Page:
Swiss Re, one of the world's top three reinsurance companies, plans to issue 50% to 100% more insurance-linked securities over the next year, in line with an expected rise in total industry issuance, said Swiss Re chief economist for North America, Kurt Karl, during a press briefing in New York.Insurance-linked securities, often referred to as catastrophe bonds, allow the issuer to transfer their exposures to highly severe, highly unlikely insurance risks to capital markets investors.
With poor performance in the fixed income market in the last year, investors have been keen to load up on new catastrophe risk issues, which offer excellent diversification, as they are uncorrelated with the other financial risks in investors’ portfolios. The higher demand has lowered the cost to issuers, making insurance-linked securities a more affordable means of risk transfer.
According to Swiss Re, several factors will drive activity in the alternative risk transfer market in the coming year, of which insurance-linked securities are just a small part.
Martin Albers, a member of Swiss Re's executive board and head of risk solutions, cited low premium income due to the soft insurance market of recent years, estimated record industry losses of $70 billion in 2001, and the impact of dismal equity markets on insurers' investment portfolios as the drivers of significant increases in pricing and reduction in risk appetite among insurers. In this hardened market, not only are corporations paying more, but they are being offered less protection as insurers lower policy limits and by raise deductibles.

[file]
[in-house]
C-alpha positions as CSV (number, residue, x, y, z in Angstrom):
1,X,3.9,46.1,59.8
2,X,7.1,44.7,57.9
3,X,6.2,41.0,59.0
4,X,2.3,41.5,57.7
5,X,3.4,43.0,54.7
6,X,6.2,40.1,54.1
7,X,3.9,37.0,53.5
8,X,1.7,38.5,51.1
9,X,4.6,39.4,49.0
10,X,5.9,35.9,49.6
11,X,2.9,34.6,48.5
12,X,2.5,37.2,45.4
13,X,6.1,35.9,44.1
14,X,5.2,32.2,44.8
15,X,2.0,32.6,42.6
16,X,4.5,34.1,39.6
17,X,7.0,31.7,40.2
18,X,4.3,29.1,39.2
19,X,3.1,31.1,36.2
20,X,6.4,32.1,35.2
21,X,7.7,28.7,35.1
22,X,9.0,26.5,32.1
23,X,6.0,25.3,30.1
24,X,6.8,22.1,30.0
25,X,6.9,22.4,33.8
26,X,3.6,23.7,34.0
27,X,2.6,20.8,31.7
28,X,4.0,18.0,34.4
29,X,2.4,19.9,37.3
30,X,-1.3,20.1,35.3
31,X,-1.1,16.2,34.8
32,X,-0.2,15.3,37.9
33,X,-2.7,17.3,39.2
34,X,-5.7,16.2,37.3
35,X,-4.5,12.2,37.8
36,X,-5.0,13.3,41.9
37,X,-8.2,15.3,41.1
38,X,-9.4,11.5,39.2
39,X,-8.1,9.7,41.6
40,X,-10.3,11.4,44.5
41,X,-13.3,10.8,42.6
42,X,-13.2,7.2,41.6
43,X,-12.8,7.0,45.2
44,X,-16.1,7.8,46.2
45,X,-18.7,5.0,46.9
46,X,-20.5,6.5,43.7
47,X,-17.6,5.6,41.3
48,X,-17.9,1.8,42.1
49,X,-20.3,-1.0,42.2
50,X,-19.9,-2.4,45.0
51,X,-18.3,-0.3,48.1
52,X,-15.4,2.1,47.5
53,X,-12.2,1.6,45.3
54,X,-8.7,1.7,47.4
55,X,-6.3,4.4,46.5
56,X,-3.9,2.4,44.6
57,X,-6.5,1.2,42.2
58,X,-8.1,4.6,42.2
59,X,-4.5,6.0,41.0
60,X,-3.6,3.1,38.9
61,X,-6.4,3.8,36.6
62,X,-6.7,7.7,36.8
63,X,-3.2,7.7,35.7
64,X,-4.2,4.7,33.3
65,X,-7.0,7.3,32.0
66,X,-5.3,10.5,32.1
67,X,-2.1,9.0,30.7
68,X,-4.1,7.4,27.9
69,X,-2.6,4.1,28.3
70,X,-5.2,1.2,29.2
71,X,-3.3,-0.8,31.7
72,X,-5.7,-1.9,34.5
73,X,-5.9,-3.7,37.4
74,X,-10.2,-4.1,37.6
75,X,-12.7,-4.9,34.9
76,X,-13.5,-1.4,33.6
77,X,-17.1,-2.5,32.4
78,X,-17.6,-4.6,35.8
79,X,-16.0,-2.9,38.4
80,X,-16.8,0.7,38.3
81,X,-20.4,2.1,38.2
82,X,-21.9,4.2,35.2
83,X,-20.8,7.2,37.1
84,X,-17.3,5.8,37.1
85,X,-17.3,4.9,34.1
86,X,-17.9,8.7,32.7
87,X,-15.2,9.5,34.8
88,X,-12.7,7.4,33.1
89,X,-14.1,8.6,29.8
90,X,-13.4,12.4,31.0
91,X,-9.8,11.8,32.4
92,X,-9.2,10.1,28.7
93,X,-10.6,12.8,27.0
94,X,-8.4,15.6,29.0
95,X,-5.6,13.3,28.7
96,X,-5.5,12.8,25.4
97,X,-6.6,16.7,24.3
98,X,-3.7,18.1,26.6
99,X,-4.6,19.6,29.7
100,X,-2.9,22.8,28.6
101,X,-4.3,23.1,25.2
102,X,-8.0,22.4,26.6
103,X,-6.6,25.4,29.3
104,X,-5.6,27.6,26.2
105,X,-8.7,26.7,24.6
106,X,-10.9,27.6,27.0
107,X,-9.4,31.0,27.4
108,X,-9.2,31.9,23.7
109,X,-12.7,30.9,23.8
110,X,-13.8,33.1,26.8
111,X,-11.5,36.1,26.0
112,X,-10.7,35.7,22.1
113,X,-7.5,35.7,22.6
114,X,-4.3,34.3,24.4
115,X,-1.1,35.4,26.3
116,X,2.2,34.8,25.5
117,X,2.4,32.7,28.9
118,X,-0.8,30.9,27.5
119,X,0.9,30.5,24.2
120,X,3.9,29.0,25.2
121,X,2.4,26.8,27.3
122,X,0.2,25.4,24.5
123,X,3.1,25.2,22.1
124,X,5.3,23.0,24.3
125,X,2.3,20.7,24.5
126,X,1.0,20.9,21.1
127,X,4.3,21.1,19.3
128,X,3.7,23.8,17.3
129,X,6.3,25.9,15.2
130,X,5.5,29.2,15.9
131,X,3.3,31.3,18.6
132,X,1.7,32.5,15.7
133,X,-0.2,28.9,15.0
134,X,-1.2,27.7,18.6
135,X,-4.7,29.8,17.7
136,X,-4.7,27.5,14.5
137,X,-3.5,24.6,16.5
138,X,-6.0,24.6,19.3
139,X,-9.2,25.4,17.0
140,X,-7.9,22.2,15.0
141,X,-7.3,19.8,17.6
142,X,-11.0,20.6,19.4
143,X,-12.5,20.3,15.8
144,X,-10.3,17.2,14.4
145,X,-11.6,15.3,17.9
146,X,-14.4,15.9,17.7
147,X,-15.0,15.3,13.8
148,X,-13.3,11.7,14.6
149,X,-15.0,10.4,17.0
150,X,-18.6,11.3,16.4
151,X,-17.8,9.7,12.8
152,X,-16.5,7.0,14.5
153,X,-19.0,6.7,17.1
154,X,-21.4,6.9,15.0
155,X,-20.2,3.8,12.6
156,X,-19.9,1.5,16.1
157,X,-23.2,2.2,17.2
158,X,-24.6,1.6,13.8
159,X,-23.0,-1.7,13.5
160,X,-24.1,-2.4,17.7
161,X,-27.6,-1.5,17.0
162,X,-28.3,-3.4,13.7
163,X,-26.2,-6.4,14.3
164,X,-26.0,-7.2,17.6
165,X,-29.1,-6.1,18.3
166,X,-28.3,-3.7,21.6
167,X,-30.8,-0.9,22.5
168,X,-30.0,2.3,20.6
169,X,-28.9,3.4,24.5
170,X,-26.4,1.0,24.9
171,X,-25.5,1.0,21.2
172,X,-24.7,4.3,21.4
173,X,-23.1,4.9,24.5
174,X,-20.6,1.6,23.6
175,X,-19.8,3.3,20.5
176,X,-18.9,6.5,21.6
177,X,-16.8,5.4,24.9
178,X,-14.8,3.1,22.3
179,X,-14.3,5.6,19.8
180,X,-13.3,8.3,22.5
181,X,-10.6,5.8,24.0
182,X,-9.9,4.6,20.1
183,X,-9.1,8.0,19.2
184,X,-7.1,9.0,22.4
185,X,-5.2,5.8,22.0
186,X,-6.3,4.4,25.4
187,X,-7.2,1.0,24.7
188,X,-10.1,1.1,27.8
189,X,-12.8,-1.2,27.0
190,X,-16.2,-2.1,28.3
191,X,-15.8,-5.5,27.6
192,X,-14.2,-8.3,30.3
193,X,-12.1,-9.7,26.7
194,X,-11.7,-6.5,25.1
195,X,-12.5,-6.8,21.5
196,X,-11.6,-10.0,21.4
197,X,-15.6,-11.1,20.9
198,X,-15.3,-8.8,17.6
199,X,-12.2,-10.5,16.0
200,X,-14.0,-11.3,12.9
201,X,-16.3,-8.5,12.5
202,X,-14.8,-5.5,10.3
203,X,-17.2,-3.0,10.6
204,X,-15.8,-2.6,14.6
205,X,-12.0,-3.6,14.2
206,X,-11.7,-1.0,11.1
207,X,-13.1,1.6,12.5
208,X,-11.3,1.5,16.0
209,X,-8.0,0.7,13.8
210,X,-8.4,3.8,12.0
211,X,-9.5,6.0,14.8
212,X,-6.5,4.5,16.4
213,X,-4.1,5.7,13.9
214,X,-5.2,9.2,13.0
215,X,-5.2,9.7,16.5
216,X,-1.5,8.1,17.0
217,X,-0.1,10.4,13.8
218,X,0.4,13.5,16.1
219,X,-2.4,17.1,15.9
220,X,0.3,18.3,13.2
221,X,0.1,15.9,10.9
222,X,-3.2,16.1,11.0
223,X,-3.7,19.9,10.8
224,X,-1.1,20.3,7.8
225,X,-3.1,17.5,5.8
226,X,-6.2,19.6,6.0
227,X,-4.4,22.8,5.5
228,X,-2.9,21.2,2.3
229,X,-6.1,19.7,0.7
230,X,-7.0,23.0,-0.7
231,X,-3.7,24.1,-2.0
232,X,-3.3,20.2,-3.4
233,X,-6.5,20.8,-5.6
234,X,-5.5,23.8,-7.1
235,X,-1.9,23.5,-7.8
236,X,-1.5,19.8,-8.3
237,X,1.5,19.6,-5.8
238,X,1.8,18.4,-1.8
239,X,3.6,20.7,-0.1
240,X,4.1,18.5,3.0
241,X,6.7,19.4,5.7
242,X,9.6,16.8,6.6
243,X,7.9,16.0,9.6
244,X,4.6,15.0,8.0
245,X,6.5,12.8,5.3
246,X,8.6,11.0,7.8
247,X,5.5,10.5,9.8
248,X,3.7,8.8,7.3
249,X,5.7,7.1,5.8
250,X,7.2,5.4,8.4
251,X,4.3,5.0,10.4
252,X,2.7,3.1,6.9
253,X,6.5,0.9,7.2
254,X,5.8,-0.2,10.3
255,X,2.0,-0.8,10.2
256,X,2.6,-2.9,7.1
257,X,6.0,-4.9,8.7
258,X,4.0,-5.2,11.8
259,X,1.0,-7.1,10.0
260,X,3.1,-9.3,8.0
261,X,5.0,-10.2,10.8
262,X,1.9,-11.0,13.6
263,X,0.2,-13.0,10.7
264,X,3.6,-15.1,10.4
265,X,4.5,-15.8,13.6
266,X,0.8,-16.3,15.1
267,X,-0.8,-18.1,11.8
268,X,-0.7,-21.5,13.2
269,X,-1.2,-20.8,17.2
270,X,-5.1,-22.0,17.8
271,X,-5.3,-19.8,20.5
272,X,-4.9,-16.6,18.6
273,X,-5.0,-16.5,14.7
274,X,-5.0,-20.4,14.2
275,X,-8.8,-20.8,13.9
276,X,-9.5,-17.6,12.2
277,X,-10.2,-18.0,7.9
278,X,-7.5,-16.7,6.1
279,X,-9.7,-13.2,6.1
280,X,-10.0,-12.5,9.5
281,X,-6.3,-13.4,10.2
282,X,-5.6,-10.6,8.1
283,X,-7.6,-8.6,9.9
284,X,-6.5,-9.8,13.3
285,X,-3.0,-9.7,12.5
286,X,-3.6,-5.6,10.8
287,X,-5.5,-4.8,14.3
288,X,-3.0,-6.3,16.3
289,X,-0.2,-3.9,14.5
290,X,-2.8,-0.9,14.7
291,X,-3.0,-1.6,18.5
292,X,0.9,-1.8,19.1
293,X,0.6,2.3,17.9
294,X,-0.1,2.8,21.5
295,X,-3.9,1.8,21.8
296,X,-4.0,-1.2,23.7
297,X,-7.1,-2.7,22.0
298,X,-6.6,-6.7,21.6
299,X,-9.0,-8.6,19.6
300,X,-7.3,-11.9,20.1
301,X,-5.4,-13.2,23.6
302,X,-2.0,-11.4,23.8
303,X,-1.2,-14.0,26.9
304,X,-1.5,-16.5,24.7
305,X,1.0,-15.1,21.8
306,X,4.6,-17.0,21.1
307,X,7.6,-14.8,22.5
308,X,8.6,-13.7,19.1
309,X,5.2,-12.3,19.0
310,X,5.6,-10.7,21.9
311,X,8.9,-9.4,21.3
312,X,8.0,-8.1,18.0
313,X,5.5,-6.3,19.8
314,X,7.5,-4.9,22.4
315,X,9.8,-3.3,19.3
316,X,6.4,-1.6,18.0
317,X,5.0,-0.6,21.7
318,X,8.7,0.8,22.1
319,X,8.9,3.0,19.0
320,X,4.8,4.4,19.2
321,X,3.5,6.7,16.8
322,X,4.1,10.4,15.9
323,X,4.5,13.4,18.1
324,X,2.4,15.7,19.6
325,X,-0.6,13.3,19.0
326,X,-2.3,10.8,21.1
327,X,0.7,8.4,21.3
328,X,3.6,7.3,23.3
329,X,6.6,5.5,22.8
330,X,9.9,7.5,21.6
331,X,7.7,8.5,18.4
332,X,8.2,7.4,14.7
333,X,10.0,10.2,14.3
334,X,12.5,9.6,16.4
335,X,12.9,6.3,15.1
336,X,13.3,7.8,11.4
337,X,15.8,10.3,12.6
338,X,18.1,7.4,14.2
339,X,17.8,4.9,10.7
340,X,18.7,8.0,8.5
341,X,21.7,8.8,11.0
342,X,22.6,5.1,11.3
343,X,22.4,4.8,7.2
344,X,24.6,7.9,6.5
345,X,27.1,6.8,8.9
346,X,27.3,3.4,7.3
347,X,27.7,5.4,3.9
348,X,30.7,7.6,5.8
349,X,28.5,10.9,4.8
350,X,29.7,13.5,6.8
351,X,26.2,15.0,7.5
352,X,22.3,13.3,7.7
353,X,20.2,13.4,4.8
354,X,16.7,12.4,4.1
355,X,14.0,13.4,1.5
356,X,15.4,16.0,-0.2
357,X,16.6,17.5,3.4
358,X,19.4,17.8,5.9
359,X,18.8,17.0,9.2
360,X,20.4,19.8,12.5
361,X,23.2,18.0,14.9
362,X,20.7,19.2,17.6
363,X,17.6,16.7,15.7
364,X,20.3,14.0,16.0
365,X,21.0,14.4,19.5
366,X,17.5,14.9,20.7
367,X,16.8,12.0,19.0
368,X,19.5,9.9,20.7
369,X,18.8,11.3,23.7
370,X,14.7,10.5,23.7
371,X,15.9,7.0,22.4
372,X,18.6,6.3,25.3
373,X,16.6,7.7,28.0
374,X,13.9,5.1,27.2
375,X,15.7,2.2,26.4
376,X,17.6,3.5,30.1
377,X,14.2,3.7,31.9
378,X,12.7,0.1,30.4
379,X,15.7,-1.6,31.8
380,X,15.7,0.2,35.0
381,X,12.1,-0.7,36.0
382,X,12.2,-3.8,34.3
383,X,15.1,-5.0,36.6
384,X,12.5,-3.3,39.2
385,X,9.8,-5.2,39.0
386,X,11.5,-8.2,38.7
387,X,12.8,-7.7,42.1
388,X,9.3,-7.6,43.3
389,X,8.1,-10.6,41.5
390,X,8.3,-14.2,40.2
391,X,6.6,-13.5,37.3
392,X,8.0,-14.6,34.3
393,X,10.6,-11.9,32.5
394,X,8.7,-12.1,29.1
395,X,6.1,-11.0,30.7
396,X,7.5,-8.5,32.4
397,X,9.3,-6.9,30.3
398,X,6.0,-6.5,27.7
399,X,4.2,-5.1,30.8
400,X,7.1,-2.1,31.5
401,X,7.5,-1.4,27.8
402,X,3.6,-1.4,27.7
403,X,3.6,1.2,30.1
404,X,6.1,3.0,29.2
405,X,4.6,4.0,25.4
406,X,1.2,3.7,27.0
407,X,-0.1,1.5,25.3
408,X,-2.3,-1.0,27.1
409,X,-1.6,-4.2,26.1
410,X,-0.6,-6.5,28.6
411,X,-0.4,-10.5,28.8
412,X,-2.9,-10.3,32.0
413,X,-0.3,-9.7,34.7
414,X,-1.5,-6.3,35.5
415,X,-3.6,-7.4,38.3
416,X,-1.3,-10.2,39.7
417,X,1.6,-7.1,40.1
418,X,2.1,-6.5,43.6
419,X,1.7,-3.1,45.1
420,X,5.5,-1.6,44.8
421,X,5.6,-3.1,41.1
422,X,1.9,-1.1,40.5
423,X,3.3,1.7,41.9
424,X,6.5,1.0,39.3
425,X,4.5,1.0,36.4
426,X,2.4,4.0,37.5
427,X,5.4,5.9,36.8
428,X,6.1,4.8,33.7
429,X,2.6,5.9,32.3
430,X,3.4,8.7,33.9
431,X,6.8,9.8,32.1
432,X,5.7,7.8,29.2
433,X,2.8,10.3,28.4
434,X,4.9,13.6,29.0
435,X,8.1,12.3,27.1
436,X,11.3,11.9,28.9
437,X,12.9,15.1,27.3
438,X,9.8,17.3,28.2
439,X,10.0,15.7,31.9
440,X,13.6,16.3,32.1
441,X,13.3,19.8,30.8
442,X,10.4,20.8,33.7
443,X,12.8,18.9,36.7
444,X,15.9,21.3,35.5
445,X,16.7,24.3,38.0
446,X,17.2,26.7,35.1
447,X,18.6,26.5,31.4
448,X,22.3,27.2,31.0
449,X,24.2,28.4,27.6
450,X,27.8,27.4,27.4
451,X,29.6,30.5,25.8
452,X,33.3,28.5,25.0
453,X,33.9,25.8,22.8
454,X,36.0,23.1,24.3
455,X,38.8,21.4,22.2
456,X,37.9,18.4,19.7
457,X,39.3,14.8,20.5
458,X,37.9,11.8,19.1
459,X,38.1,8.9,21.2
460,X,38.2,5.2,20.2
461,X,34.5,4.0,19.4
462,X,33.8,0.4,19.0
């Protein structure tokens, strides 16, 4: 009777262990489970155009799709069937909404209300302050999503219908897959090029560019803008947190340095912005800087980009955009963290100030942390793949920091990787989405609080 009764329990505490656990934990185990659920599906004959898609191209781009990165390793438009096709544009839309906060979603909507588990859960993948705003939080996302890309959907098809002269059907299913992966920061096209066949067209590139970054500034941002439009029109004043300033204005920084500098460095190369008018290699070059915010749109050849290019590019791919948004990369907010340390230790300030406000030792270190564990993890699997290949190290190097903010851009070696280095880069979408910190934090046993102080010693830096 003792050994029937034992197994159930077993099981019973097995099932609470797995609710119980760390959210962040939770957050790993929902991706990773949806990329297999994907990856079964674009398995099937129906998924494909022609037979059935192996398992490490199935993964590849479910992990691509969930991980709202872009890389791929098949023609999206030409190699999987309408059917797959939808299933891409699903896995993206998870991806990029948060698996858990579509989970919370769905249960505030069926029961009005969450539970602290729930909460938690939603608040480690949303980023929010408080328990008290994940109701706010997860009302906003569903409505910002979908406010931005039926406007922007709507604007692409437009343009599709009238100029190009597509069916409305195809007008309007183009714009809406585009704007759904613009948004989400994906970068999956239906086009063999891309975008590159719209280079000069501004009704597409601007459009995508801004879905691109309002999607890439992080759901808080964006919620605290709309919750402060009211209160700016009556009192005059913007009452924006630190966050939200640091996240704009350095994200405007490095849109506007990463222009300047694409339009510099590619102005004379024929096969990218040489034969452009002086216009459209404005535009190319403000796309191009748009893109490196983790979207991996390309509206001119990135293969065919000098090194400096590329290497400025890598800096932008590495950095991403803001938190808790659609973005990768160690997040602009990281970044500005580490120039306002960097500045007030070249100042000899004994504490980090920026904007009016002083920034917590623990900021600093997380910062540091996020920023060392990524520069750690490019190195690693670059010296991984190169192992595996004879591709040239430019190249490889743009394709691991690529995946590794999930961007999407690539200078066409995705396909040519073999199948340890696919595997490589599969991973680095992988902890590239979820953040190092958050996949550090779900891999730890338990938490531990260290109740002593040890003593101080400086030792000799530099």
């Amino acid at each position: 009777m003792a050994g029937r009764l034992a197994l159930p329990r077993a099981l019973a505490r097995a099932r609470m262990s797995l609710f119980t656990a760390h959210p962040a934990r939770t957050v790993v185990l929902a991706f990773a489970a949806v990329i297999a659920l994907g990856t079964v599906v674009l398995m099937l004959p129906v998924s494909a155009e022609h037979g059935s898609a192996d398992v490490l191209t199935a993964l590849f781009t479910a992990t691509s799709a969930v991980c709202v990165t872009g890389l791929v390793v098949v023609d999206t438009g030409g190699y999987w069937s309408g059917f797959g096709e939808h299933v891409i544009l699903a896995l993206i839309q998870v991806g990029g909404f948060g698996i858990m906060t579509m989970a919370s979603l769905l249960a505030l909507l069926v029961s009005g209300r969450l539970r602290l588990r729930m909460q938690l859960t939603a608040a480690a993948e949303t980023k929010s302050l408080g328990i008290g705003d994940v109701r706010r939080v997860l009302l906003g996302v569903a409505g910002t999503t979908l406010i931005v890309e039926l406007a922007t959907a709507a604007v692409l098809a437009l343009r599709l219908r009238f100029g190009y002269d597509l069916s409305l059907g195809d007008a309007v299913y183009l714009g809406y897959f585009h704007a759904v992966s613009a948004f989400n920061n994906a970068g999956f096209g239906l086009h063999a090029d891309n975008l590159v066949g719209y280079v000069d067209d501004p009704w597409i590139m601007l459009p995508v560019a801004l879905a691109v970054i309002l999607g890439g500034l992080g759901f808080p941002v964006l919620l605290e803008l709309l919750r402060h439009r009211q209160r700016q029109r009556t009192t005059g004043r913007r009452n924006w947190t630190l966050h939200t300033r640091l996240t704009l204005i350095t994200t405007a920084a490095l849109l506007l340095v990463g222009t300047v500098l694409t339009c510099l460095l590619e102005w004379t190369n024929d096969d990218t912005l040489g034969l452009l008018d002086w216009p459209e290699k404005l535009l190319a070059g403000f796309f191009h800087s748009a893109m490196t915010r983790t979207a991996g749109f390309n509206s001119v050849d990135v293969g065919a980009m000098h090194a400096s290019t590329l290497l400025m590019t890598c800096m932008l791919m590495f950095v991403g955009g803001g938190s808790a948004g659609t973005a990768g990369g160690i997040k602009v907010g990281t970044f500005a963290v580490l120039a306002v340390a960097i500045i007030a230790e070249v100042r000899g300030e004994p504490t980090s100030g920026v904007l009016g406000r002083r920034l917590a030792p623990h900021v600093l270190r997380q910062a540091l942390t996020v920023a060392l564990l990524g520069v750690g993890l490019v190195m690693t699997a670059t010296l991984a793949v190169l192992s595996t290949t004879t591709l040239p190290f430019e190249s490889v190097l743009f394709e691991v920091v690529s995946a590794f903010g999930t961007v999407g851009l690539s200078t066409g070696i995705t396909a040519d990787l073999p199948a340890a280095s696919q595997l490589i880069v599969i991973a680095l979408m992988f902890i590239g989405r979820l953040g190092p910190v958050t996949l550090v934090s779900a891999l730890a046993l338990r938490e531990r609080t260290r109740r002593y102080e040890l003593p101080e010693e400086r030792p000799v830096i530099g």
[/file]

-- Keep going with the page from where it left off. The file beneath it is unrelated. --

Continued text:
Reinsurers like Swiss Re are seeking to write more business in the current high premium environment, but in order to assume higher returning risk they must transfer away the lower performing risk written in the soft insurance markets of past years. One tool for this is insurance-linked securities.
Figures presented by Swiss Re suggest that despite significant investment in new and existing insurance companies after September 11, insurance capacity as a whole is still lower than it was prior to the terrorist attacks. Gary Ransom, a managing director at Swiss Re subsidiary, Fox-Pitt, Kelton, added that the new capital was conditioned to seek only high return business, and would therefore not significantly drive pricing down. This should also maintain demand for alternative risk transfer, he said.
The bulk of the alternative risk transfer market, which Swiss Re says has grown from 26% of total commercial lines to 37% this year, is comprised of self-insurance, captives and finite reinsurance facilities.
Topics: Swiss Re
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